Billy Sandlin came from Ocala, Florida, starting his recording career in 1959 with the tough-sounding “She’s Mean” b/w “Don’t Let Me Down”, released first on Vim Records then on Gala. From the start he showed an ability to sing a wide range of styles, from uptempo rock to melancholy ballads.
In 1961, Sandlin had a second single on Gala, “Teenager’s Dream” in a slow doo-wop style b/w the latin-ish “Cha Cha Bop”. Around 1962 he left for Germany, presumably for military service.
In 1966 he found a tougher accompaniment by the Interns for the fine “Poor Rich Girl”, especially in the repetitive guitar line, and Sandlin’s voice really suits this hard r&b style. The b-side “Here Comes That Feeling” is very good downer garage. My copy is on Royale 1966.326, but others exist with the label name changed to Royala, which would match his next single.
Jack McGowan owned the Teen Time Club in Ocala, according to a short article in the Ocala Star-Banner from 1967, and I think Royala/Royale was his label. I believe he is the same Jack McGowan who produced the The Great Masquerade, also known as The AC/DC Caper, filmed in Miami in 1973.
John Tabor sent in the photo seen here and gave the lineup of the group:
Henry Rawls – vocals & trumpet
John Tabor – vocals & lead guitar
Andy Facundus – bass guitar
J.W. Howell – drums
Billy Sandlin – vocals & rhythm guitar
“Come on Up to My World” and “Dream Train Ride” are solid psychedelic numbers, while “Sunshine” is a quiet ballad in a folk or country-rock style, and “I Need You” has fuzz guitar but is more of a pop song. All four songs feature two vocalists singing each line of verse.
National Guild Studios were located in Orange City about an hour and a half east-southeast of Ocala. I’ve heard clips of both thanks to Jameson Sweiger, who took the photos of the acetates seen here and gave me some background on them.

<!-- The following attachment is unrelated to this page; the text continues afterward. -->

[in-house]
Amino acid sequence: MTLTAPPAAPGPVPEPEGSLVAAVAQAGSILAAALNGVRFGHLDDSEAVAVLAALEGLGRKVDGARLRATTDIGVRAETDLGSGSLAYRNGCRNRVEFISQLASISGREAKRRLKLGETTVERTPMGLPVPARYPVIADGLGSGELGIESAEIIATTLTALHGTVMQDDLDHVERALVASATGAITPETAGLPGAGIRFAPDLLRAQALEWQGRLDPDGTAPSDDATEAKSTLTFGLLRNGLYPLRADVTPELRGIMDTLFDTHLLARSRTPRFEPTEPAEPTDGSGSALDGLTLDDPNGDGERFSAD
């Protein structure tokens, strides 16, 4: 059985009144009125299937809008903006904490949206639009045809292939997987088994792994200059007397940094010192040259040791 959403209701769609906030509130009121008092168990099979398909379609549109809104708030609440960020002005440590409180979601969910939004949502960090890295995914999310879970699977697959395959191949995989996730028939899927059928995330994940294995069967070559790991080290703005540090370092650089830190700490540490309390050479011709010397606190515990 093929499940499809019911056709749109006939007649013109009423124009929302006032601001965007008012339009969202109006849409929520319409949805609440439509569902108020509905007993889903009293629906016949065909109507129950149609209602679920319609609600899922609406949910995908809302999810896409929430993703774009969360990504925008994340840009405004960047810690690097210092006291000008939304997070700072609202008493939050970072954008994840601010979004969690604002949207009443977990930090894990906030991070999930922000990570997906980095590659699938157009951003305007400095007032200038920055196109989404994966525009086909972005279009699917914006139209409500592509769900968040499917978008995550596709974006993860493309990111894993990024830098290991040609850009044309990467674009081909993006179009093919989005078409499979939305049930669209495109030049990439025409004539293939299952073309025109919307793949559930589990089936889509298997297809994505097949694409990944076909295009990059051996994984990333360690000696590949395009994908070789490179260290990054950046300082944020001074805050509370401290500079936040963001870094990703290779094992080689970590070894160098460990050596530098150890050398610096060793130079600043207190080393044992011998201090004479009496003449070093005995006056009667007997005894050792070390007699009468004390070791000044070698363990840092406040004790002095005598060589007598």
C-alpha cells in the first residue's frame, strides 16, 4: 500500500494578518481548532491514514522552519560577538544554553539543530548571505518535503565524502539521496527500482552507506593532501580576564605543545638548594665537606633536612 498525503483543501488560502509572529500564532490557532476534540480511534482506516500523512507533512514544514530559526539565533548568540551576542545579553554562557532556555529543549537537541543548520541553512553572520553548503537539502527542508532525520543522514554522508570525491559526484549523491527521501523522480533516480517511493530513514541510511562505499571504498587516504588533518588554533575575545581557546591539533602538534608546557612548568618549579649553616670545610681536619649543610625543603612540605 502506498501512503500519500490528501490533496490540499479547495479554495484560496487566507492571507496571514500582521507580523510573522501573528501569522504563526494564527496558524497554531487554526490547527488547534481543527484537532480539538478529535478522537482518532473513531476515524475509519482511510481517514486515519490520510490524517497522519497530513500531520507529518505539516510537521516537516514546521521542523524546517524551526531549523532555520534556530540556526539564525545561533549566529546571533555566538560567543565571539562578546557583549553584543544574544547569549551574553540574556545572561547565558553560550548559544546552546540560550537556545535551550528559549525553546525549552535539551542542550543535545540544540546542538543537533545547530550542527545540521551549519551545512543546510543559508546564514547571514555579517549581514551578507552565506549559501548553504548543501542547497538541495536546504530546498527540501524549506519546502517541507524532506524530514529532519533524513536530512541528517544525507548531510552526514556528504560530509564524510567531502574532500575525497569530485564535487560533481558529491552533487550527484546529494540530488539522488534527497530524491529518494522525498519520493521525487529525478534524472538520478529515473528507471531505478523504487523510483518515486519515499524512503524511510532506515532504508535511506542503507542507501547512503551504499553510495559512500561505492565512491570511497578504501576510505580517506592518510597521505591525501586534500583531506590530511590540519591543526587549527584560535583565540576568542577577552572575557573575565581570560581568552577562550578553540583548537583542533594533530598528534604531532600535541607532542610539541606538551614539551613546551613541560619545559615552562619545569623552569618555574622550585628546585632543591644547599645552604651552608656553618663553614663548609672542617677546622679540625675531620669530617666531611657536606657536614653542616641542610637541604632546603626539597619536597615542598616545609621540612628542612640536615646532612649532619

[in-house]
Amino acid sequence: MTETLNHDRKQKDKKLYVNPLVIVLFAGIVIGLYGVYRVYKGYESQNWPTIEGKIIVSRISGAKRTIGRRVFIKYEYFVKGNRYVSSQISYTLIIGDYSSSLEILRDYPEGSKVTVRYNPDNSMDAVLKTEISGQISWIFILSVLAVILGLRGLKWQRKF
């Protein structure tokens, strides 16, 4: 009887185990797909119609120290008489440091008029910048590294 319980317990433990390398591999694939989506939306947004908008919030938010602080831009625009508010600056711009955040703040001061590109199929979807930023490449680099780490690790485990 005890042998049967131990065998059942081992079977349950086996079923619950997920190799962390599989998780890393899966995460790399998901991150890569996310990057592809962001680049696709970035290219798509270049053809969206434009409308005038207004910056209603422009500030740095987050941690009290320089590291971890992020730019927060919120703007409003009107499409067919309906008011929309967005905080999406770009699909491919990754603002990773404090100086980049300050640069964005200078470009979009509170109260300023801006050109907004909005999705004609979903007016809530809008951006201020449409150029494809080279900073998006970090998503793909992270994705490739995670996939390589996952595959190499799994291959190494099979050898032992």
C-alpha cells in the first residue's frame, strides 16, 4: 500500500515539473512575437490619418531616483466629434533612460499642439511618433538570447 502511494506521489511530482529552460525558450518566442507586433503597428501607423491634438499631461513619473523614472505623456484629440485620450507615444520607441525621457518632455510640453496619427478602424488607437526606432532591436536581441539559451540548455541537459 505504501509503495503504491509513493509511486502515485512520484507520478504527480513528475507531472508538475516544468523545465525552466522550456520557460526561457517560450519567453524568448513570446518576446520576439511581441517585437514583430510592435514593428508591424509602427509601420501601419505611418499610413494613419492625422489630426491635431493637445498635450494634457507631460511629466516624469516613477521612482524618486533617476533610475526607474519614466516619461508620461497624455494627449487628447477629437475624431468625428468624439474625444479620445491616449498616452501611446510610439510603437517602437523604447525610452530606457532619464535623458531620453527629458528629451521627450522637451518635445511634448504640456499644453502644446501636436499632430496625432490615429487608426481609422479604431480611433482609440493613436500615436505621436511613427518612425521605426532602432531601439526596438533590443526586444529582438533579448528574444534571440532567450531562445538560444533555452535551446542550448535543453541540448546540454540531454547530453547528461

Jameson wrote: “Larry had a full album from the sessions of these 45s that was to be released but shelved after his death and never released. Larry had the original reel to reels when I met him. Sandlin apparently was in movies or working on movies at the time of these 45s.”
Sandlin next joined with Barry Winslow of the Royal Guardsmen for a single on Mega, “Have You Seen a Rainbow Lately” / “Peace Time” that got a good mention in Billboard in November, 1971.
Billy Sandlin also recorded two songs I haven’t heard, “Turn Me On” / “Country In The City” that exist on a Capitol custom 8″ demo, I’m not sure of the year.
Tragically, Billy and his wife Melinda were killed when their car was hit by a drunk driver fleeing the police in Ocala in February, 1973.
Billy Sandlin discography:
Vim Records 1006 – Billy Sandlin – “She’s Mean” (Sandlin, pub. by ThreeWay BMI) / “Don’t Let Me Down” (1959)
Gala Records 45-110 – Billy Sandlin – “She’s Mean” / “Don’t Let Me Down” (1959)
Gala Records 45-115 – Billy Sandlin – “Teenager’s Dream”/ “Cha Cha Bop” (Sandlin) (1960)
Strike Records S-103/4 – Billy Sandlin with the Strangers and the Bluetones – “My Little Twisting Baby” (Sandlin) / Billy Sandlin and the Strangers – “My Little Star” (P4KM-5346), recorded in Germany with a group also known as the King-Beats, but issued in the U.S. circa 1963.
Viking Records 1001/2 – Billy Sandlin and the Embers – “You’ll Always Have Someone” / “I Kept on Walking” (Sandlin, pub. by Montague Music), produced by Larry E. Montague
Royale 1966.326 – Billy Sandlin with the Interns – “Poor Rich Girl” / “Here Comes That Feeling” (1966) prod. by Jack McGowan
Royala 1966.329 – Billy Sandlin with the Interns Orchestra – “I Kept On Walking” / “Sweet Loving” (sung by Ace Perryman), 1966
Mega 615-0044 – Winslow & Sandlin – “Have You Seen a Rainbow Lately” (Barry Winslow-Barry Sandlin) / same (1971)
Sounds of Sandlin – “Come on Up to My World” / “Sunshine” (National Guild Recording Studios demo, late ’60s)
Sounds of Sandlin – “Dream Train Ride” / “I Need You Girl” (National Guild Recording Studios demo, late ’60s)
Billy Sandlin – “Turn Me On” / “Country In The City” (Capitol Custom 8″ acetate disc, date unknown)
Sources include That’s All Rite Mama